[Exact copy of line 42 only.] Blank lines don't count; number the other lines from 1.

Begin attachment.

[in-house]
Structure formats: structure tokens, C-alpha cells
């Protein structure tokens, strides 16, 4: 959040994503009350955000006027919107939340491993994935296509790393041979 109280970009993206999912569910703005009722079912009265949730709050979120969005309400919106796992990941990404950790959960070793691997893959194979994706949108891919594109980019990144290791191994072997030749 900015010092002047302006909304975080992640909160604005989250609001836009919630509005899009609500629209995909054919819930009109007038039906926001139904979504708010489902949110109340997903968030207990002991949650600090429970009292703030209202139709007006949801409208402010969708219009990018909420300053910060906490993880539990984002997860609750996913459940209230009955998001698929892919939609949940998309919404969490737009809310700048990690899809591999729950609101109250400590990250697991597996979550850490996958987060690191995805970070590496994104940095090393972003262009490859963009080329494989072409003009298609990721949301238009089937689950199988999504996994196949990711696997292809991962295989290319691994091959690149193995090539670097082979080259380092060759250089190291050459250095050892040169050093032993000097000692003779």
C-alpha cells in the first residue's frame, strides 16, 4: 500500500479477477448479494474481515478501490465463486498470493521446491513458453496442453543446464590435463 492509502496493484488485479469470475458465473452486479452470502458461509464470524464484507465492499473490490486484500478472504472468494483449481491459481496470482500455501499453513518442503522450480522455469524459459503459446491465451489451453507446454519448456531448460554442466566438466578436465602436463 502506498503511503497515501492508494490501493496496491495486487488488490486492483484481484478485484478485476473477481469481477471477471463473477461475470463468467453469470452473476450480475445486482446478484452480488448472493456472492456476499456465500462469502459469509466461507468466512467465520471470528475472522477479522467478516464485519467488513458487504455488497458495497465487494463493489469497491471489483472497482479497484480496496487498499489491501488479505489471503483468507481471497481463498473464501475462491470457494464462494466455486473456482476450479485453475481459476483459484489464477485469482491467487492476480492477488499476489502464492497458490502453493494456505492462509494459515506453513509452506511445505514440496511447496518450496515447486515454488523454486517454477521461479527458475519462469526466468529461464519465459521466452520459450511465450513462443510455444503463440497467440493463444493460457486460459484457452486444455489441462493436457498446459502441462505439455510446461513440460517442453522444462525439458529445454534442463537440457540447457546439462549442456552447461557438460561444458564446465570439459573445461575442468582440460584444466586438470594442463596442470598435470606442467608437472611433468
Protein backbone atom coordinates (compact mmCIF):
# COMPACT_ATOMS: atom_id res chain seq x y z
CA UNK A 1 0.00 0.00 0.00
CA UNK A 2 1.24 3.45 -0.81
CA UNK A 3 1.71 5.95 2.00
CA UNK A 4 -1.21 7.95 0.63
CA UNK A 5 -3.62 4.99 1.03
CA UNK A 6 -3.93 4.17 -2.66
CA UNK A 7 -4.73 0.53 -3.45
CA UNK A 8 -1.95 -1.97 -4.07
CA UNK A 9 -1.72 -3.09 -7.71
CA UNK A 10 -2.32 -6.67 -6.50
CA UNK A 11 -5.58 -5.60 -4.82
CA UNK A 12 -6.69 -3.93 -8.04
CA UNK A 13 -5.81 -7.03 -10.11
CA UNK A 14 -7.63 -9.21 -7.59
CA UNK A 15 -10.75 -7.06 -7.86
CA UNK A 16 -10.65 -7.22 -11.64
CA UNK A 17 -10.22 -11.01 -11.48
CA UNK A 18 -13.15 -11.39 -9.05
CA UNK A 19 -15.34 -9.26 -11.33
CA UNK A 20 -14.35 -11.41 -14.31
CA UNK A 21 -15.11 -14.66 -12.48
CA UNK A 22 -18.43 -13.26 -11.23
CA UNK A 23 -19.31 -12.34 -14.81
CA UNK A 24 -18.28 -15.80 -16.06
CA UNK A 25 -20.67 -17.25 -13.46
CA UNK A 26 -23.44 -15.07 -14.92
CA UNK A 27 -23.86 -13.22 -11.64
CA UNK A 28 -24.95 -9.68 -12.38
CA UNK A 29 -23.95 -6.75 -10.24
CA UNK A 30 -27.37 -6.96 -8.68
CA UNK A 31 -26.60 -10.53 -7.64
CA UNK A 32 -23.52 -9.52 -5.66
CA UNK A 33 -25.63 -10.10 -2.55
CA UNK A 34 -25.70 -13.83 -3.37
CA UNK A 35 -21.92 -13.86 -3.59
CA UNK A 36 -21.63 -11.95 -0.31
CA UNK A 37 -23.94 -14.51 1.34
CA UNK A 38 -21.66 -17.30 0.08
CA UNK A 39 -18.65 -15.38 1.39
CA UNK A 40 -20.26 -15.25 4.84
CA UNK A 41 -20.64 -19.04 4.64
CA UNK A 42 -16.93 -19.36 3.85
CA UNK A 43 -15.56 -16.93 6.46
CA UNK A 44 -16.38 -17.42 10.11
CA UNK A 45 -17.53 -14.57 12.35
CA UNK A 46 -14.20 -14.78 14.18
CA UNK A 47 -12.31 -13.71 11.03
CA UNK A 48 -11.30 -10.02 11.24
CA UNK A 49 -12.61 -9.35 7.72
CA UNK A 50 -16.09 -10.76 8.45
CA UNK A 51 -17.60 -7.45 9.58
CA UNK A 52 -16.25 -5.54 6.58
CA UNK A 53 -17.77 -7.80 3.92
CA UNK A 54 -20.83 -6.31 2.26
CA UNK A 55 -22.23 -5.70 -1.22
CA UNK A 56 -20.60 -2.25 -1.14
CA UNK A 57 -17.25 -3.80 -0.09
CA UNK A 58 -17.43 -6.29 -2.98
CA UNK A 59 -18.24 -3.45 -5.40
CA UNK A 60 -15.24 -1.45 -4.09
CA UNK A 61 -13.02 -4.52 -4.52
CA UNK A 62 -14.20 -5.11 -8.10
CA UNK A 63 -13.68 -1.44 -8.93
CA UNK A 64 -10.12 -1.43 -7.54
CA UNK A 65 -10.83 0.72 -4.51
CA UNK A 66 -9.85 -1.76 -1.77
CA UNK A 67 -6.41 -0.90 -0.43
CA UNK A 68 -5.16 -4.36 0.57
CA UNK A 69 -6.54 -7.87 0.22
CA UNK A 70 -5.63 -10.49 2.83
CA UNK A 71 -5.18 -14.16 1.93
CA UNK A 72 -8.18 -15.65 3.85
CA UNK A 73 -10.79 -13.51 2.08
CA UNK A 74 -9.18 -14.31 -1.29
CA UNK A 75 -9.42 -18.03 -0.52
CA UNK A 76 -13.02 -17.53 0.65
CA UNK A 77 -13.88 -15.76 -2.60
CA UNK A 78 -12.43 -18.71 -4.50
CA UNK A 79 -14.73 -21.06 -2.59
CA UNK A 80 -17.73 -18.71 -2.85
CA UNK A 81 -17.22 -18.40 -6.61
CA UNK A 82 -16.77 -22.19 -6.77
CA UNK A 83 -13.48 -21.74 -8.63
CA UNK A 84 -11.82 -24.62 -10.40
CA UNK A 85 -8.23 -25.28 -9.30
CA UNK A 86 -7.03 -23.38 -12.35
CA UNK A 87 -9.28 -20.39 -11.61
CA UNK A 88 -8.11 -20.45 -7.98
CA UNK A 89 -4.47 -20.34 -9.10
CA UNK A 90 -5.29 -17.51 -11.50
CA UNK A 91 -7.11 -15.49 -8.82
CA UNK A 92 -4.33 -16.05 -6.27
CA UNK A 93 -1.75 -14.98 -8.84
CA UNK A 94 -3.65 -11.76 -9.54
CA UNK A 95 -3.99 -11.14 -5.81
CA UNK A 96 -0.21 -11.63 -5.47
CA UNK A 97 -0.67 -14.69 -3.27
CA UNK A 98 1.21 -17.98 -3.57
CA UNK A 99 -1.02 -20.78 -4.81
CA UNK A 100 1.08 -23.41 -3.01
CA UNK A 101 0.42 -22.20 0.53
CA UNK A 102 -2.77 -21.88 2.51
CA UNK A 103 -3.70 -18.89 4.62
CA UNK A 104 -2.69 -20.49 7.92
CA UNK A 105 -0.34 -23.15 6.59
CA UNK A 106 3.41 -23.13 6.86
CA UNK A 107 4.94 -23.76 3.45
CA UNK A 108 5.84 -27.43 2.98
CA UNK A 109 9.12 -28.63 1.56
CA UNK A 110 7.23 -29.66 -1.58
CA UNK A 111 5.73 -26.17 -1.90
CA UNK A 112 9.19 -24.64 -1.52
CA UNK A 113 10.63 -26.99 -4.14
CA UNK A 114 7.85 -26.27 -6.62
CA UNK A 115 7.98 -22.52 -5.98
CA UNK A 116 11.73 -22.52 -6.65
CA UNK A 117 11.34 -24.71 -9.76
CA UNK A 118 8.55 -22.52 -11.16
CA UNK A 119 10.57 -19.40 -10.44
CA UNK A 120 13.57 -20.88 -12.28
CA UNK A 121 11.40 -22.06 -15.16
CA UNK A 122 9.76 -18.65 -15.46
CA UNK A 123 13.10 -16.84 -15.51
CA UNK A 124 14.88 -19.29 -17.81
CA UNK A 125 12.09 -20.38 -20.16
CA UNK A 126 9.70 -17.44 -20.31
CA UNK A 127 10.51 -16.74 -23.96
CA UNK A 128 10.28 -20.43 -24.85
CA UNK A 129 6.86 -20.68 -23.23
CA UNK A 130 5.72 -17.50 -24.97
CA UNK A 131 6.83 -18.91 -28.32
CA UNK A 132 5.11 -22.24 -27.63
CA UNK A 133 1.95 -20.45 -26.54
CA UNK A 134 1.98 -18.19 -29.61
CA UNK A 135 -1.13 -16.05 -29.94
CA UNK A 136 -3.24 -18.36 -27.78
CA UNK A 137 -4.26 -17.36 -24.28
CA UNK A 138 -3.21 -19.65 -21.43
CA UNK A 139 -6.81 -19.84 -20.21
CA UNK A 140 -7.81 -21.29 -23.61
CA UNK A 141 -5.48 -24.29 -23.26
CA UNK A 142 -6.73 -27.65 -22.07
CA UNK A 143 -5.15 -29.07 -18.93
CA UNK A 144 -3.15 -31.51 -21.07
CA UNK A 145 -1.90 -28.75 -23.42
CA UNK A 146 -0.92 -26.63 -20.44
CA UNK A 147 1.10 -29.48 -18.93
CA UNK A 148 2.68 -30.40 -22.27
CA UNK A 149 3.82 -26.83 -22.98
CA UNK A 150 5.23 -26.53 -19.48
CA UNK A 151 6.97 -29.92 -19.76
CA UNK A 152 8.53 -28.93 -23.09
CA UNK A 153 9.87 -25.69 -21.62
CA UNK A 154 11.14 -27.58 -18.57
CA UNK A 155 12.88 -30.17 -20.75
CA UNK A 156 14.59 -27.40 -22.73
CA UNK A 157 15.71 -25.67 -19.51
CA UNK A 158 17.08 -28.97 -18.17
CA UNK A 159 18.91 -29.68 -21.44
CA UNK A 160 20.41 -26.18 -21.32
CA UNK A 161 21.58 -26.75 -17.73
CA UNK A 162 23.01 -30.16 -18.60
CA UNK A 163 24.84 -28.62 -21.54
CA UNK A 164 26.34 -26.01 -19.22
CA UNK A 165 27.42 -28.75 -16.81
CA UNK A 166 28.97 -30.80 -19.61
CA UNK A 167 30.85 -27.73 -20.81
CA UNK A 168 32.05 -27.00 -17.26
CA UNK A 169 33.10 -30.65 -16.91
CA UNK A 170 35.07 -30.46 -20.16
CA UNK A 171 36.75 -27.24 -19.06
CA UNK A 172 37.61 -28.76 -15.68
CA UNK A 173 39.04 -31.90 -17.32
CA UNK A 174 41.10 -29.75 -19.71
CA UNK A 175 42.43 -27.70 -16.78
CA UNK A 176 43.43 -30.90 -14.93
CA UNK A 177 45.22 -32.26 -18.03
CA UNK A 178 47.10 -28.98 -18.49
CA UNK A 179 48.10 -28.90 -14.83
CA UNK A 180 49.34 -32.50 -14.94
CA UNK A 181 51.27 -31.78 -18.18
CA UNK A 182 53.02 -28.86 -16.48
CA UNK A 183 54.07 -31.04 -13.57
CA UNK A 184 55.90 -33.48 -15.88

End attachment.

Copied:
CA UNK A 36 -21.63 -11.95 -0.31